If you’ve been through the Neuro Therapy process, you’re well accustomed to the following send-off after sessions (perhaps even as you’re walking out the door).
“Don’t forget your protein, water, and sleep!”
Whether you are recovering from a sport/exercise related injury or doing what you can to put years of persistent pain behind you, all 3 play a vital role in the recovery process.
Out of these 3 recovery factors (protein, water, sleep), the protein is the one we get the most questions about.
“Do I have to eat protein?” (Yes!)
“It makes me so full!” (That’s a good thing!)
“Won’t I gain weight?” (No!)
We know – Optimizing your lifestyle to increase the body’s ability to repair isn’t easy. But as anyone who’s experienced it knows, the point of Neuro Therapy isn’t to be easy.
It’s to get better.
So why do we constantly preach protein when clients offer so much resistance to the idea?
Here’s 4 reasons hitting your protein target is crucial to reaching your Neuro Therapy goals:
1) Protein is the essential building block required to repair muscles, bones, and nerves. If you’re injured, your body is damaged, or suffer from nerve pain, your body literally cannot repair itself without sufficient amounts of protein. Hoping that Neuro Therapy can help you recover without hitting your protein targets is like trying to build a house without wood or brick (ask the 3 Little Pigs how that worked out…). It just won’t happen!
After writing this, I’m starting to think just this reason alone should be sufficient to convince you protein is needed…but we’ll continue with the other 3.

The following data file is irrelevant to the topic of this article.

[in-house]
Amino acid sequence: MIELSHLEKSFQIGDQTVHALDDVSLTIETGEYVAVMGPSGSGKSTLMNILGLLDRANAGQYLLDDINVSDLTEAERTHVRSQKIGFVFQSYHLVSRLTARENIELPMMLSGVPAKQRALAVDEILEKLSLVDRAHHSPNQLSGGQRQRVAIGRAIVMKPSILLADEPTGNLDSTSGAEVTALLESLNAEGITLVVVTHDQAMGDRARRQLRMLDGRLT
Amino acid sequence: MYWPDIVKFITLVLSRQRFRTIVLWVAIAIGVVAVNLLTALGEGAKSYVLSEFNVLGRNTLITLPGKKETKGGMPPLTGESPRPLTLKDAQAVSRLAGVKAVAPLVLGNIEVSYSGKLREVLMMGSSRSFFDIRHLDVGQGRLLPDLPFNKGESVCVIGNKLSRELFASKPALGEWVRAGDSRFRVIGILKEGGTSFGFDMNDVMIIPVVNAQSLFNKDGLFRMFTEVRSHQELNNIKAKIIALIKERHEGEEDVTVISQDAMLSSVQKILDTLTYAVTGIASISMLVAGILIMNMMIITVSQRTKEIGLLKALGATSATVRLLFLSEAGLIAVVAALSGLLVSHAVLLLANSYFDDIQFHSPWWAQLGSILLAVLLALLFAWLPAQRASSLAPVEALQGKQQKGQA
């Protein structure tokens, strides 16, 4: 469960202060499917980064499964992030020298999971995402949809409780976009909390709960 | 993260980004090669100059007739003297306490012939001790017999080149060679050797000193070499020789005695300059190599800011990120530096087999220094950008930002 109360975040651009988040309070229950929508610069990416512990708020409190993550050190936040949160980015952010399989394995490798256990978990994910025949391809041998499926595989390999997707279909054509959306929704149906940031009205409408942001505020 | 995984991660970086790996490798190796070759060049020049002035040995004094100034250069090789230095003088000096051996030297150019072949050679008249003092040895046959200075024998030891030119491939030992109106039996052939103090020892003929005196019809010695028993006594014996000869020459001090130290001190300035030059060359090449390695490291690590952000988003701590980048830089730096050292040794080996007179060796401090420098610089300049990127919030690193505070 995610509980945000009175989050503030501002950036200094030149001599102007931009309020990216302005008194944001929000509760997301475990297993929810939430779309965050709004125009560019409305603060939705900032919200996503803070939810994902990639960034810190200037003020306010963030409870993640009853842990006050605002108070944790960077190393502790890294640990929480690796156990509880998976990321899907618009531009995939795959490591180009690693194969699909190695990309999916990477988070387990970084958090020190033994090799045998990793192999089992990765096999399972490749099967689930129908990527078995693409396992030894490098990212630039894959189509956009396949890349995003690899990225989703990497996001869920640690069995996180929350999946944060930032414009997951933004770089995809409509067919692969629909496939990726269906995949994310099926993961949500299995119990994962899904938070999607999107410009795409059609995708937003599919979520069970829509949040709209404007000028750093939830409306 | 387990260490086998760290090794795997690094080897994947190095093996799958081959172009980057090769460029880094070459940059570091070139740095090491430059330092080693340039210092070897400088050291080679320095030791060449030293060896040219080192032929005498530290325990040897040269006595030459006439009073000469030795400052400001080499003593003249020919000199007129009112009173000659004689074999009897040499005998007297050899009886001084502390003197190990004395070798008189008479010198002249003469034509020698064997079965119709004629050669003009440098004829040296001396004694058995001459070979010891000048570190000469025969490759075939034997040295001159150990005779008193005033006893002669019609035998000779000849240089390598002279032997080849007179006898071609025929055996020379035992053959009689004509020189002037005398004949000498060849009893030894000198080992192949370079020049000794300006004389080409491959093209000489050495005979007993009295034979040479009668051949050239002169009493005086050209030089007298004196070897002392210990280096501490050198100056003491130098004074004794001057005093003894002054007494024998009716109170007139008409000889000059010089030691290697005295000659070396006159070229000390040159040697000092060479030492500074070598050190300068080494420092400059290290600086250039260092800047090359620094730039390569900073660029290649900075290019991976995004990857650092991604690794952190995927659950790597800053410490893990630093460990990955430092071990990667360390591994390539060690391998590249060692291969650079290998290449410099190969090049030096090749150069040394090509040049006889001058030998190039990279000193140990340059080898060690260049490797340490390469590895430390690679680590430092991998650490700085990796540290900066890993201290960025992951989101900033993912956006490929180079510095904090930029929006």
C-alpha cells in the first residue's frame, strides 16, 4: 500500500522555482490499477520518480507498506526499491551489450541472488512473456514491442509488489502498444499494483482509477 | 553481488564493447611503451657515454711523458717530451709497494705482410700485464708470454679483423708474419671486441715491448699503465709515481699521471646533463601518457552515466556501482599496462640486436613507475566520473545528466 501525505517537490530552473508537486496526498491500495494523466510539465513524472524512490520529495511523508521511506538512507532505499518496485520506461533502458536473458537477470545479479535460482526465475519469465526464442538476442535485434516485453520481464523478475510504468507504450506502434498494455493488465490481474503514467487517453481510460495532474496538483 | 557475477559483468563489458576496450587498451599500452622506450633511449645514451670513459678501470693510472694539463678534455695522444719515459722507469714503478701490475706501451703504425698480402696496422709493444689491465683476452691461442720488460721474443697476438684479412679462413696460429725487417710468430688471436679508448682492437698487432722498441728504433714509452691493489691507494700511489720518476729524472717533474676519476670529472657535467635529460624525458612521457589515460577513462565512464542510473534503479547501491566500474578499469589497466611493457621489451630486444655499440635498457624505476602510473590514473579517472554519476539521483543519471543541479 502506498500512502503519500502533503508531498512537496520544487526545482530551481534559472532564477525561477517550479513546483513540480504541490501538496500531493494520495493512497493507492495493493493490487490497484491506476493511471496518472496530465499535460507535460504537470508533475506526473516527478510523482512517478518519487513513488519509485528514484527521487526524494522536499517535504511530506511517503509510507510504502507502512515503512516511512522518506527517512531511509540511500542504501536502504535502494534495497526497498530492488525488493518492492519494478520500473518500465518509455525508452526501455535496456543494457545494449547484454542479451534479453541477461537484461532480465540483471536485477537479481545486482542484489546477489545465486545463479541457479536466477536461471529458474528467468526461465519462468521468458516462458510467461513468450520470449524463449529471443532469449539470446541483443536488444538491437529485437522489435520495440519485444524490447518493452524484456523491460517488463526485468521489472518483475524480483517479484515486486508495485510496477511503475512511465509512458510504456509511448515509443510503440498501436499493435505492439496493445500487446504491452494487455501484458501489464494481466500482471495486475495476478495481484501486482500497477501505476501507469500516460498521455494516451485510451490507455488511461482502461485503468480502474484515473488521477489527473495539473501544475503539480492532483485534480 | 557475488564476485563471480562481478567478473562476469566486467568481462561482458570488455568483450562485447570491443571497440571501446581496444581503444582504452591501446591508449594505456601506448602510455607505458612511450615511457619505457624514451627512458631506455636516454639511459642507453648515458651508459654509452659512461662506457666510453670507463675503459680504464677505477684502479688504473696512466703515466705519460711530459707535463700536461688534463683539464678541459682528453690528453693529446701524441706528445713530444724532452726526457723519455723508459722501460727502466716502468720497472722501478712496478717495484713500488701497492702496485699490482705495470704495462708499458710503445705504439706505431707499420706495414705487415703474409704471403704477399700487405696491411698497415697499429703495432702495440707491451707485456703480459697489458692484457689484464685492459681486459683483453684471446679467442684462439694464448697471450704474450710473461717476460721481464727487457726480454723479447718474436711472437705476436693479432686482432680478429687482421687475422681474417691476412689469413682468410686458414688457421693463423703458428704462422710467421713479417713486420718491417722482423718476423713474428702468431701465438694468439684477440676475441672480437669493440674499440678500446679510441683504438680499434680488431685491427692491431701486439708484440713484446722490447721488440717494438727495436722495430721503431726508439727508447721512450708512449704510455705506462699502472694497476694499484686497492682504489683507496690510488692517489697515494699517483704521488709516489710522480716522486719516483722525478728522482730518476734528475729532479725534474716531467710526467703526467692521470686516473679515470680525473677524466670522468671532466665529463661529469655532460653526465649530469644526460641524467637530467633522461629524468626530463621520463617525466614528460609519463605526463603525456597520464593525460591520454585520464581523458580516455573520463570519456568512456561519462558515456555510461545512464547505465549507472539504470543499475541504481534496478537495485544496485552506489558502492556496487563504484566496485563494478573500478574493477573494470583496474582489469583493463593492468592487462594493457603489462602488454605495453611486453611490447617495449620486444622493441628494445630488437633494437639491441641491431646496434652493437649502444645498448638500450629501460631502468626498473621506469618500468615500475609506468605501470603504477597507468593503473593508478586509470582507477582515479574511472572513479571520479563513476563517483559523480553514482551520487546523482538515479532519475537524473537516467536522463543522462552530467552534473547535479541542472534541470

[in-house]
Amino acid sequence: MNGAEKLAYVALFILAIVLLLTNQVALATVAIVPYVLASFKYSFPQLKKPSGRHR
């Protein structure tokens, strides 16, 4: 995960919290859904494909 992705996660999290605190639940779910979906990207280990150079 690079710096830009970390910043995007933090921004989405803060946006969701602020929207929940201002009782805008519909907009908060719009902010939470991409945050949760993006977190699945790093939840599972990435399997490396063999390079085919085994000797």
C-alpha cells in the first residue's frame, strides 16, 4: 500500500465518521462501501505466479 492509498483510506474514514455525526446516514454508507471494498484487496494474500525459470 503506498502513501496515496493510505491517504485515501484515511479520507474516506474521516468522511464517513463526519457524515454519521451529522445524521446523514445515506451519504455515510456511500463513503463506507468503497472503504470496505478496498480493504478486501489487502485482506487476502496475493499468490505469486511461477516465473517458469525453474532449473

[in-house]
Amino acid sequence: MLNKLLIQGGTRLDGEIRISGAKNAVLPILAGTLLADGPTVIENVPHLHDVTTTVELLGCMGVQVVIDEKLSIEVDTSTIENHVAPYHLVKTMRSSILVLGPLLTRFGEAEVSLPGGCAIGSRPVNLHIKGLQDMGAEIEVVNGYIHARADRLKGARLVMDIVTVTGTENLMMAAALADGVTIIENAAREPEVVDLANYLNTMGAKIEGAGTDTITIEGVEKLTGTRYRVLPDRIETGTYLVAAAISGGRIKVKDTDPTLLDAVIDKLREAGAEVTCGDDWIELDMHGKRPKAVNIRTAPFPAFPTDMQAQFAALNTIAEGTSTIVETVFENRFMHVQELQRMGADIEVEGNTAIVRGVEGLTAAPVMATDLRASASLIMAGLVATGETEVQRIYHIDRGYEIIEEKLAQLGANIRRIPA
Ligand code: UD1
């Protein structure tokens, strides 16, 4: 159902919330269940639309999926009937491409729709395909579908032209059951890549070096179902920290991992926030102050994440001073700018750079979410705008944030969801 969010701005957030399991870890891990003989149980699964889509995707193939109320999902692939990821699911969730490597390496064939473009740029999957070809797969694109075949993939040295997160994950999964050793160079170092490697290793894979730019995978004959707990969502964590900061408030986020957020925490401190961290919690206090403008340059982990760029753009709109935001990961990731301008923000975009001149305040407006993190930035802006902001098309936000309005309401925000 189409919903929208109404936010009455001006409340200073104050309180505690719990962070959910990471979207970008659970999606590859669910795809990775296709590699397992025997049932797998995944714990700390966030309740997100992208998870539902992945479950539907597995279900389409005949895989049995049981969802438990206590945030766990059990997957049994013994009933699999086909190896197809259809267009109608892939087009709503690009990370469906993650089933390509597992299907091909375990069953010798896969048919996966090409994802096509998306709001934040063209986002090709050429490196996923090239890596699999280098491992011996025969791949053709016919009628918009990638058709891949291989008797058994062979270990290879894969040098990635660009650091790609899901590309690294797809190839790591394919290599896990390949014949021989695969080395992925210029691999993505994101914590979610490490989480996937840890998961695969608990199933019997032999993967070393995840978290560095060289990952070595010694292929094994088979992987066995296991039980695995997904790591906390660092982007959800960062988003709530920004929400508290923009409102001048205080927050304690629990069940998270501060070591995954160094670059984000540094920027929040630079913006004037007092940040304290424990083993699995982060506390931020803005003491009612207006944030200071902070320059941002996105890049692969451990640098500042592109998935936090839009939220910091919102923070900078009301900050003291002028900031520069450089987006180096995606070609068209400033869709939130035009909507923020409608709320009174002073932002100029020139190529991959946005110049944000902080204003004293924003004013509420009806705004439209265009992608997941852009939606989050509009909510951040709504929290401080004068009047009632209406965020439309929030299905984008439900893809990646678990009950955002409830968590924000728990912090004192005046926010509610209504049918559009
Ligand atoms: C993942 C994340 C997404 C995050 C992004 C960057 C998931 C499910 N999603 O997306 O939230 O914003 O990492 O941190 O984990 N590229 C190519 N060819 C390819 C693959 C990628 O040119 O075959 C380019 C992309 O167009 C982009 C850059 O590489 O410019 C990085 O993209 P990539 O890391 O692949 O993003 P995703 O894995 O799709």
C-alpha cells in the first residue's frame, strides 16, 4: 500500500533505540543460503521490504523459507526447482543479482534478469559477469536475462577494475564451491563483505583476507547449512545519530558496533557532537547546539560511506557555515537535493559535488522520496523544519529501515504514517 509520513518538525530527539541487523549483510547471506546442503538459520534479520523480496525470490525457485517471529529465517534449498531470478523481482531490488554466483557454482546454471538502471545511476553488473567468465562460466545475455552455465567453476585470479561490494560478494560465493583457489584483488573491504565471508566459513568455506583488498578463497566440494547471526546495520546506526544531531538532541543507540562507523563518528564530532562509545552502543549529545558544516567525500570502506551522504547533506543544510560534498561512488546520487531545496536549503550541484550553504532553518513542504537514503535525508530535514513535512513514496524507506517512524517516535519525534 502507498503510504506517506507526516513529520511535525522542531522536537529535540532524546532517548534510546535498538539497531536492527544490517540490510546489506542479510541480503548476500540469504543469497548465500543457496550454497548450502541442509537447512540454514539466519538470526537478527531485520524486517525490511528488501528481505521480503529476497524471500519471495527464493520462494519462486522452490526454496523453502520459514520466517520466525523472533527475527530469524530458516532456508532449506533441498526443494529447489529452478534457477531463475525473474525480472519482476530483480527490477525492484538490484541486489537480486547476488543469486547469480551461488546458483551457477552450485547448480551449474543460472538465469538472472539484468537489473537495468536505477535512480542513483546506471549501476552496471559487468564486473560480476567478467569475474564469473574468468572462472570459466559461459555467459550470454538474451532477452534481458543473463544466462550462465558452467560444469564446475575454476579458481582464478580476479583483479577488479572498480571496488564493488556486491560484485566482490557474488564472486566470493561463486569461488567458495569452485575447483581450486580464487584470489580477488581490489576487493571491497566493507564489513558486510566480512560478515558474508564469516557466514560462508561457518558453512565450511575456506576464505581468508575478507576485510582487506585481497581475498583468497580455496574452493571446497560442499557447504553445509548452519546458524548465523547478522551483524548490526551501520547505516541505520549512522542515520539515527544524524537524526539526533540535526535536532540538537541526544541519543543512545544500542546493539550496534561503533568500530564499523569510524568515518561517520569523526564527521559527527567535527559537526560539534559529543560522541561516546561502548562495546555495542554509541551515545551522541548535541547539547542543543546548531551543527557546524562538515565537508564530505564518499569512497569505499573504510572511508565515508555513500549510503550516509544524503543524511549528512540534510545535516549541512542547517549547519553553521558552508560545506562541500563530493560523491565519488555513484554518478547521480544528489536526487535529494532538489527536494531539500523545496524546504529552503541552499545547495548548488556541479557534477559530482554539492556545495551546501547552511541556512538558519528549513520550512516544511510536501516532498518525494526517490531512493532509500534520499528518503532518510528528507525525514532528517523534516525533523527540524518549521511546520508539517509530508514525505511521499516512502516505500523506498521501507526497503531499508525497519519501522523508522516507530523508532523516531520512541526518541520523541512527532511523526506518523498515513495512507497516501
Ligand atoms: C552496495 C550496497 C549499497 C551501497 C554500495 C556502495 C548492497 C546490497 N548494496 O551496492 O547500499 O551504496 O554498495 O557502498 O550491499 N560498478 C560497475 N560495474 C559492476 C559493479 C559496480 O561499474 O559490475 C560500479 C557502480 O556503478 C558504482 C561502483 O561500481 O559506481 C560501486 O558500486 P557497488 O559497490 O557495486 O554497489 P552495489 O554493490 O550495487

2) Protein helps to prevent muscle atrophy associated with injury. Injuries often cause a state of anabolic resistance in the affected muscle, which decreases the ability of the muscle to create protein. This causes immediate losses (atrophy) in muscle size and strength, sometimes in as little as 5-7 days. Hitting your daily protein targets will decrease the effects of anabolic resistance, and thus decrease the chance of muscle atrophy in the affected area (boosting your ability to recover quickly).
3) Protein helps to decrease muscle soreness between Neuro Therapy sessions. One of the reasons Neuro Therapy is so effective is because it directly targets muscles and ranges of motion that the body is not accessing properly. Often times, re-introducing the body to correct muscle activation and movement patterns causes muscle soreness – something we keep an eye on throughout the Neuro Therapy process. While muscle soreness is expected (and generally is a good sign of progress), if the muscle soreness becomes too intense, it may limit our ability to be as effective in Neuro Therapy. So how can we prevent the onset of soreness and optimize the Neuro Therapy process? Hit your protein targets! Protein will help to repair and re-vitalize muscles between sessions so you can arrive at your next session ready to get to work!
4) Protein increases your capacity to do work during Neuro Therapy sessions. In order for Neuro Therapy to be the most effective, you must arrive every single day ready to get to work. If you’re coming in hungry or malnourished, your body will start to reserve energy for vital functions, meaning you won’t have as much energy to put into your session. There’s nothing worse than having to deal with a growling stomach and a max tolerance set of Neuro Therapy. Hunger will limit your ability to push yourself to higher output powers, meaning your results will be limited. Hit your protein targets, and I can promise you, hunger will not be on your mind during sessions, allowing you to put all of your energy into pushing yourself and driving results.